York Urbanist

Gateways for Streetscapes

Key to the success of streetscapes is creating identity.  Re-enacting heritage of Southern Ontario towns has been repeated, so identity becomes a defining element for any small/quaint business district.  Small and quaint can become vibrant and memorable, but we have to give the visitor a reminder of where they were.

First is Waterloo downtown.  The downtown exudes heritage values, but is occupied primarily by students who are thinking in the now, not so much about history of their town.  Heritage elements are less important than giving the users a sense of place.  It can be done at an intersection. Elements of the intersection invite pedestrians and drivers to cross over into the downtown.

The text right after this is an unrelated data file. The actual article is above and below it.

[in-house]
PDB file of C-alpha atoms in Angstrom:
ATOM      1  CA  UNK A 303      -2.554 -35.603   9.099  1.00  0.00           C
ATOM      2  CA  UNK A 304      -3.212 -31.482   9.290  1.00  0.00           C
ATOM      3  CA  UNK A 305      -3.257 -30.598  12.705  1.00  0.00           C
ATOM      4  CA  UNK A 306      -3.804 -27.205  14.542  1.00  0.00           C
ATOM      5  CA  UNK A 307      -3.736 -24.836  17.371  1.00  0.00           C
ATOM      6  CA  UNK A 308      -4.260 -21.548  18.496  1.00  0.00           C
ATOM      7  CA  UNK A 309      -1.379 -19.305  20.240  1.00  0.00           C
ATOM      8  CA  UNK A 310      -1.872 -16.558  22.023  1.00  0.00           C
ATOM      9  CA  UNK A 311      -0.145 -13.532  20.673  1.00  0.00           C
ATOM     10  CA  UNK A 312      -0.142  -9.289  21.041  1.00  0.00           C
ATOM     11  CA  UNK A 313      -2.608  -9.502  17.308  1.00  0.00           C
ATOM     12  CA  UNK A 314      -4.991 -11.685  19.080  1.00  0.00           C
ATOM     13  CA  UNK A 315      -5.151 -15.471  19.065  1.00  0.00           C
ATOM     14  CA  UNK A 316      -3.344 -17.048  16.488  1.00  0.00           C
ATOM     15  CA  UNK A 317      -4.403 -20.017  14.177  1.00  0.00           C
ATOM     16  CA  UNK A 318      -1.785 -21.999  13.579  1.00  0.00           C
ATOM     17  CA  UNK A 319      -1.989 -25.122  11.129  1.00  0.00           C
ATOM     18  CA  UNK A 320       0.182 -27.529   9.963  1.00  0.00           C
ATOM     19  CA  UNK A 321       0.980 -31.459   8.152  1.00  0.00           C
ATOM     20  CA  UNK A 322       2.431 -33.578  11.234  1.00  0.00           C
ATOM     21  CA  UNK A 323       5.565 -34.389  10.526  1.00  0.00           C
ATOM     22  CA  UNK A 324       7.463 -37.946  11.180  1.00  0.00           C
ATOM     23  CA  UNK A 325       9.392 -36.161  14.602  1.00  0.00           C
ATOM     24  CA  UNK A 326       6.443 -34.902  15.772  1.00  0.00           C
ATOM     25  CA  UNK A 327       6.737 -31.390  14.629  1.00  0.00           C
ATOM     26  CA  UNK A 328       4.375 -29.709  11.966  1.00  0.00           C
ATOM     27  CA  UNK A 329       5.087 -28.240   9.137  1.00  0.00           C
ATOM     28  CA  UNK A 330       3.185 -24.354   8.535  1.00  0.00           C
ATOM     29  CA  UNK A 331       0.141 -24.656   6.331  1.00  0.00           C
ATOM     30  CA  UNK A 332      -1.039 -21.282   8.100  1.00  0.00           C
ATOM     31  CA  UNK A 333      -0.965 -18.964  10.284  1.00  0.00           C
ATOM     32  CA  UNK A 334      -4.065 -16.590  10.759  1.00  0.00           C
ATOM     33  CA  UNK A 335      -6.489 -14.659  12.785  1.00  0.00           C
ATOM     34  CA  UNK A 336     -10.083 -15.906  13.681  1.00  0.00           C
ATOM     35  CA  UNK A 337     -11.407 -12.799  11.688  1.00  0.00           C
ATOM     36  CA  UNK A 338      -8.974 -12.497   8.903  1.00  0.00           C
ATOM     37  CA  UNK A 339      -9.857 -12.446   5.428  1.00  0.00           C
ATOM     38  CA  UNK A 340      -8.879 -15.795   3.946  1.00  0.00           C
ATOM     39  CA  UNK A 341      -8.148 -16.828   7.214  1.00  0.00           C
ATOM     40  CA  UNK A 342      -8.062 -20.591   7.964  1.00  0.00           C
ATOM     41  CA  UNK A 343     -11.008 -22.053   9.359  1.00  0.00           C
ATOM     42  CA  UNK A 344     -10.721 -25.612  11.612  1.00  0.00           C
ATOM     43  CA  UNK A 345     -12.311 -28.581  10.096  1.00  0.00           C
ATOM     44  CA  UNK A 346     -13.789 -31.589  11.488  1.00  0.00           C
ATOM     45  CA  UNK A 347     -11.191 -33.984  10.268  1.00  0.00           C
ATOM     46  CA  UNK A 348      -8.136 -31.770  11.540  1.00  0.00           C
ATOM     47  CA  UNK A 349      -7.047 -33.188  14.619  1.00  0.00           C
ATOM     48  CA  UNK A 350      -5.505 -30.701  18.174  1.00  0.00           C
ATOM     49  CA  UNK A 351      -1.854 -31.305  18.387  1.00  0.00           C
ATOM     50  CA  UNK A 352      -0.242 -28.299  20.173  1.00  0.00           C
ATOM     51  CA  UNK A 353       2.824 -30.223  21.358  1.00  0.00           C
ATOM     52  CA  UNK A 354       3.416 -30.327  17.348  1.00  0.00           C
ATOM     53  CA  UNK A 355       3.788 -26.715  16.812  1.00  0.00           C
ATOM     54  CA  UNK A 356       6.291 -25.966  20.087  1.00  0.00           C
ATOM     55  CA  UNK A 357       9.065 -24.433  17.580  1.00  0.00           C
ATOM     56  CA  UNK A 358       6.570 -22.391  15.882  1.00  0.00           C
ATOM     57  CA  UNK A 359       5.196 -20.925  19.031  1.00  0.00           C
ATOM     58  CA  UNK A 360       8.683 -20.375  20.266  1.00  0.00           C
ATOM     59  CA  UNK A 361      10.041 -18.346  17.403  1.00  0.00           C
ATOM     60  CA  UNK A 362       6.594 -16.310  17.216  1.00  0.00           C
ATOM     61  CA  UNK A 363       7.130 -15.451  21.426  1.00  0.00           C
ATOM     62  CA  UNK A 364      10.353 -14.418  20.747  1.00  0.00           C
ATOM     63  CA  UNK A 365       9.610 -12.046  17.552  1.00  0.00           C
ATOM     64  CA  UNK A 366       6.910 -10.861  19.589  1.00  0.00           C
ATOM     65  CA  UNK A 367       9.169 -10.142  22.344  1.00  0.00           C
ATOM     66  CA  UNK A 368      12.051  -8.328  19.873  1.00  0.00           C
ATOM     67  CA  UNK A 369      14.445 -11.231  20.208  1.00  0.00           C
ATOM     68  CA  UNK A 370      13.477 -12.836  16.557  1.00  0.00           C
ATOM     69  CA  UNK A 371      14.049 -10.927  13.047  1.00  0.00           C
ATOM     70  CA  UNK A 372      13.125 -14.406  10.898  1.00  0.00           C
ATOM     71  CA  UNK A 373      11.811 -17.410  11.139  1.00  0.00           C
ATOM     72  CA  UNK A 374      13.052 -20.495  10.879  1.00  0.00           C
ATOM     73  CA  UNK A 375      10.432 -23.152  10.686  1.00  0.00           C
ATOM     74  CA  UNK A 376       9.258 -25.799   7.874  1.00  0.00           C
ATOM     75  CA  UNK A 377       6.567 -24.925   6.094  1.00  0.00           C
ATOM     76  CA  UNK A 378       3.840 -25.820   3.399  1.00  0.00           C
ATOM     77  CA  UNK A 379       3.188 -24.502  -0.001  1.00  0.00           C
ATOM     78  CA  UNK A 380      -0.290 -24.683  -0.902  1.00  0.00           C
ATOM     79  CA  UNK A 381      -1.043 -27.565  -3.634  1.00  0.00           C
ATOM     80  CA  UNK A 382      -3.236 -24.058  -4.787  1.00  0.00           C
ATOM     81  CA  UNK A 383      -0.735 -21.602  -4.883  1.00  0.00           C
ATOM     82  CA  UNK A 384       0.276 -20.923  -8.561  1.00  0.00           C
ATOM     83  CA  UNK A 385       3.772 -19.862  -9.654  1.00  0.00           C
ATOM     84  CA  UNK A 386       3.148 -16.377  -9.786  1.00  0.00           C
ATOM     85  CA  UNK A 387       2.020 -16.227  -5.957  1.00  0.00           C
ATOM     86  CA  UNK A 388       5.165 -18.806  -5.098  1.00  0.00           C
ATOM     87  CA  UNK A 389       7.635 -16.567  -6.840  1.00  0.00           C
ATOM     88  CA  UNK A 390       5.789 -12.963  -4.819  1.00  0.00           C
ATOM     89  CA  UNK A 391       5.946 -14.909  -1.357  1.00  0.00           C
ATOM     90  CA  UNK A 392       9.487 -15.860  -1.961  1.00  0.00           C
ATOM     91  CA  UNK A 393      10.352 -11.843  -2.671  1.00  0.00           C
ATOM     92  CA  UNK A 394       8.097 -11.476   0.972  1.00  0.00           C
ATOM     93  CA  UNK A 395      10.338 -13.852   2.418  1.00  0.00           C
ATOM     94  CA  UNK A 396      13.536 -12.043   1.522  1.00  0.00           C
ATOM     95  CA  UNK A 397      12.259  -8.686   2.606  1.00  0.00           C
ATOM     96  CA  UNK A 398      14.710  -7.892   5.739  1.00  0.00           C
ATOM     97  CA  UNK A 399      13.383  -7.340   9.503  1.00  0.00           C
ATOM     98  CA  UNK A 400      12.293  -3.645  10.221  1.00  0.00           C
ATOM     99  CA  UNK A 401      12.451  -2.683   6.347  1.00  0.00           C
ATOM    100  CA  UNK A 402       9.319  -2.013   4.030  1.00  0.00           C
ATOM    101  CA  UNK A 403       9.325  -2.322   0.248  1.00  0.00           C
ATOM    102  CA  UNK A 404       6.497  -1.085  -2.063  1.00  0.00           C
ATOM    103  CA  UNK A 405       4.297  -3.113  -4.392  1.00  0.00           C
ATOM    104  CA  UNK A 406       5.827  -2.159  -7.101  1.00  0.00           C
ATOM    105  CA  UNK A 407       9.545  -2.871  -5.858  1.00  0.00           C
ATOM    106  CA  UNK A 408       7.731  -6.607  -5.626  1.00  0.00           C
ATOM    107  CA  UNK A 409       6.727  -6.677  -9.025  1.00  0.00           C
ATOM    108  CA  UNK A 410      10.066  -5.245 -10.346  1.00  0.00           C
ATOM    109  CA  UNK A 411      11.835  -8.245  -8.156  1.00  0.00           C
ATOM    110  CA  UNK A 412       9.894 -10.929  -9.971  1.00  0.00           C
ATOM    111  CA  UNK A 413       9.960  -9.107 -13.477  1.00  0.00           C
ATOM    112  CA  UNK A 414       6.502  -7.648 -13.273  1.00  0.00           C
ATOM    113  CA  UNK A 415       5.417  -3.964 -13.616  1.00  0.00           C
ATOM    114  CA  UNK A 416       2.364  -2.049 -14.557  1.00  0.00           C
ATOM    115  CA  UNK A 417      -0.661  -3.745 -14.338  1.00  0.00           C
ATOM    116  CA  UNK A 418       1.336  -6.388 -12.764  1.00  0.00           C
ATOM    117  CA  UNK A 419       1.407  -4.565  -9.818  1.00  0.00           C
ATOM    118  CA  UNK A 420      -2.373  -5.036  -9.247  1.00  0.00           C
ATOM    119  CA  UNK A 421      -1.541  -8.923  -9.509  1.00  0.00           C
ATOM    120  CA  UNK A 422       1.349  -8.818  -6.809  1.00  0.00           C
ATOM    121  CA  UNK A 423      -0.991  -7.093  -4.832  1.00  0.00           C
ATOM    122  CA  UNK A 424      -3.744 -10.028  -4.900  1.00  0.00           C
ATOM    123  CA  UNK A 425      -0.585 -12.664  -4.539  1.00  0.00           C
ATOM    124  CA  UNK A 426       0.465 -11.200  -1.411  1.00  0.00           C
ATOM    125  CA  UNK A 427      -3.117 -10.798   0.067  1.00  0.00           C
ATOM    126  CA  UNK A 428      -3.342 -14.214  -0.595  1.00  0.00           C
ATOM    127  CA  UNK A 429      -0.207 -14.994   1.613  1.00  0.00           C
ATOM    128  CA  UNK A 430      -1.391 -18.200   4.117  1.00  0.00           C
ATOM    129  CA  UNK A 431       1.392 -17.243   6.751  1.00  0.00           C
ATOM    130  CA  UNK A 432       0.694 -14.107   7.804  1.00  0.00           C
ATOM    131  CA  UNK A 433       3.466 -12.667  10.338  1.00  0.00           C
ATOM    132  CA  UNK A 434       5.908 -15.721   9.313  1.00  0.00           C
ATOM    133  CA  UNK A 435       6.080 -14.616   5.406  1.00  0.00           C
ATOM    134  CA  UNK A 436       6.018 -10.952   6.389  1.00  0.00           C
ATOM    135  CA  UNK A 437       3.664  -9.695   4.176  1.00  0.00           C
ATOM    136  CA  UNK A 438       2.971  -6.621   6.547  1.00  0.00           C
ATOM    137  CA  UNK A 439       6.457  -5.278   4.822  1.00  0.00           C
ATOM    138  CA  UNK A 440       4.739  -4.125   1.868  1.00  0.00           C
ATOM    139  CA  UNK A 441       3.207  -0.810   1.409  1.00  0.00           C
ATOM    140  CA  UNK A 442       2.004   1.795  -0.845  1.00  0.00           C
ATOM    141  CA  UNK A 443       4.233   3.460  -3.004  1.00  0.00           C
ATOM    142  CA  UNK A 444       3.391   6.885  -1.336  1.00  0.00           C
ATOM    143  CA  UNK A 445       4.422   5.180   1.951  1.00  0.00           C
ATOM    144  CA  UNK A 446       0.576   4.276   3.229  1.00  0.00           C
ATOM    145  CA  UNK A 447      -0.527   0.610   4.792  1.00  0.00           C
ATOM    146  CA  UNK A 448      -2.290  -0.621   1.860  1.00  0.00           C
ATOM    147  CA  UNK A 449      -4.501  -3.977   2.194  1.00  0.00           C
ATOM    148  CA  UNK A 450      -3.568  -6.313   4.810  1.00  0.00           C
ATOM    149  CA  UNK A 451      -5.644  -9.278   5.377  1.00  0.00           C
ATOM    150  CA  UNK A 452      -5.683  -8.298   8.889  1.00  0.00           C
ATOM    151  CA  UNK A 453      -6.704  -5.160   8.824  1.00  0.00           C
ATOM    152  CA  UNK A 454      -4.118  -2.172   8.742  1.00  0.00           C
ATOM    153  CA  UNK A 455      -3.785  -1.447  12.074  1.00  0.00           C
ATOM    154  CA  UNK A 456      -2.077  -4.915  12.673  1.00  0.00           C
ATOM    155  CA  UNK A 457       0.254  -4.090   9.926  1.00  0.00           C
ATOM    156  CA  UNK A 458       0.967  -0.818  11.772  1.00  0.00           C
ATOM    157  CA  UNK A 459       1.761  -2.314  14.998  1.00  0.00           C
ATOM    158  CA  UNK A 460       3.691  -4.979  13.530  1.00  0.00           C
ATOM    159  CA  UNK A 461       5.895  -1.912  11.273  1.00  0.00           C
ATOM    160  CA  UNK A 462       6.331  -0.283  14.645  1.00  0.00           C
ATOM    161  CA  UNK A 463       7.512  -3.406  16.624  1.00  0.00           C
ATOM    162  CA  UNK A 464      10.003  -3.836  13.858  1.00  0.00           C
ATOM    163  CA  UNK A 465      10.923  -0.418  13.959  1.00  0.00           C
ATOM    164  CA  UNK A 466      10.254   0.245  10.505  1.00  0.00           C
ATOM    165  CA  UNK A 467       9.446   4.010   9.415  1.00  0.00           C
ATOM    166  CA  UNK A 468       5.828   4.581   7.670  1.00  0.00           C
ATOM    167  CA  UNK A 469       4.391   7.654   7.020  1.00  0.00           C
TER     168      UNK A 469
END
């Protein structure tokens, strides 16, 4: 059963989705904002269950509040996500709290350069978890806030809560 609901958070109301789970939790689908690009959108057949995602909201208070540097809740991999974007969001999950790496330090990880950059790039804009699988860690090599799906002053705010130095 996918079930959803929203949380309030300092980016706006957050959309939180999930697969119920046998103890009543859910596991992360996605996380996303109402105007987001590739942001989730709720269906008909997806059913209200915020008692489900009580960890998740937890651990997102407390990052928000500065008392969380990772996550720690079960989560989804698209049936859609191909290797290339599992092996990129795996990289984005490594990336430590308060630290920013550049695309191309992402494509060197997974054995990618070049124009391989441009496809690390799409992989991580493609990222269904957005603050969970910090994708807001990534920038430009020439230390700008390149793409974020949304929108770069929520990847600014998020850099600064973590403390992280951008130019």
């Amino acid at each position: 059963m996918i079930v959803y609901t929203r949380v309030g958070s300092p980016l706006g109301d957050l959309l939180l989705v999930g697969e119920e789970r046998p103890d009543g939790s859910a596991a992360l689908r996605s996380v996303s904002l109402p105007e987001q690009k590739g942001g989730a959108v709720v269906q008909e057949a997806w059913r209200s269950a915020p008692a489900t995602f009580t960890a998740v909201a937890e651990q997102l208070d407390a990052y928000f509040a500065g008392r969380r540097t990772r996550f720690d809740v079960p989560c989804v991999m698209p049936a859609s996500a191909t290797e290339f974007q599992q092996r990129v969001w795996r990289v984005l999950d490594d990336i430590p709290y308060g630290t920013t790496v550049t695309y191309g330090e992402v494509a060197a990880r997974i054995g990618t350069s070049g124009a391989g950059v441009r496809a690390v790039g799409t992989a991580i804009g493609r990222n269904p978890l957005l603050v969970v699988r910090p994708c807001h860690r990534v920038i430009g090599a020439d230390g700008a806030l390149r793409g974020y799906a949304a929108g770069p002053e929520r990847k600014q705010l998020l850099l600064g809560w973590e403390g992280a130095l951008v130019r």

In the case of Kelowna, a new business district was emerging.  But the traffic along a limited access highway became both an impediment for crossing and shot visitors past the new district.  A solution was a pedestrian bridge that would excite the street travellers and allow access from a recreation centre to the cross-road commercial district.

In Centre Wellington, Fergus has an historic identity on the Grand River. The proposed gateway was intended to wrap the history with the river in the foreground through a memorable gateway arch. 


Remember, a gateway is not only the first glimpse of the downtown, but also the final vision.    The key to a successful downtown is making a memory for its visitors. Be bold! The last thing they see should be lasting.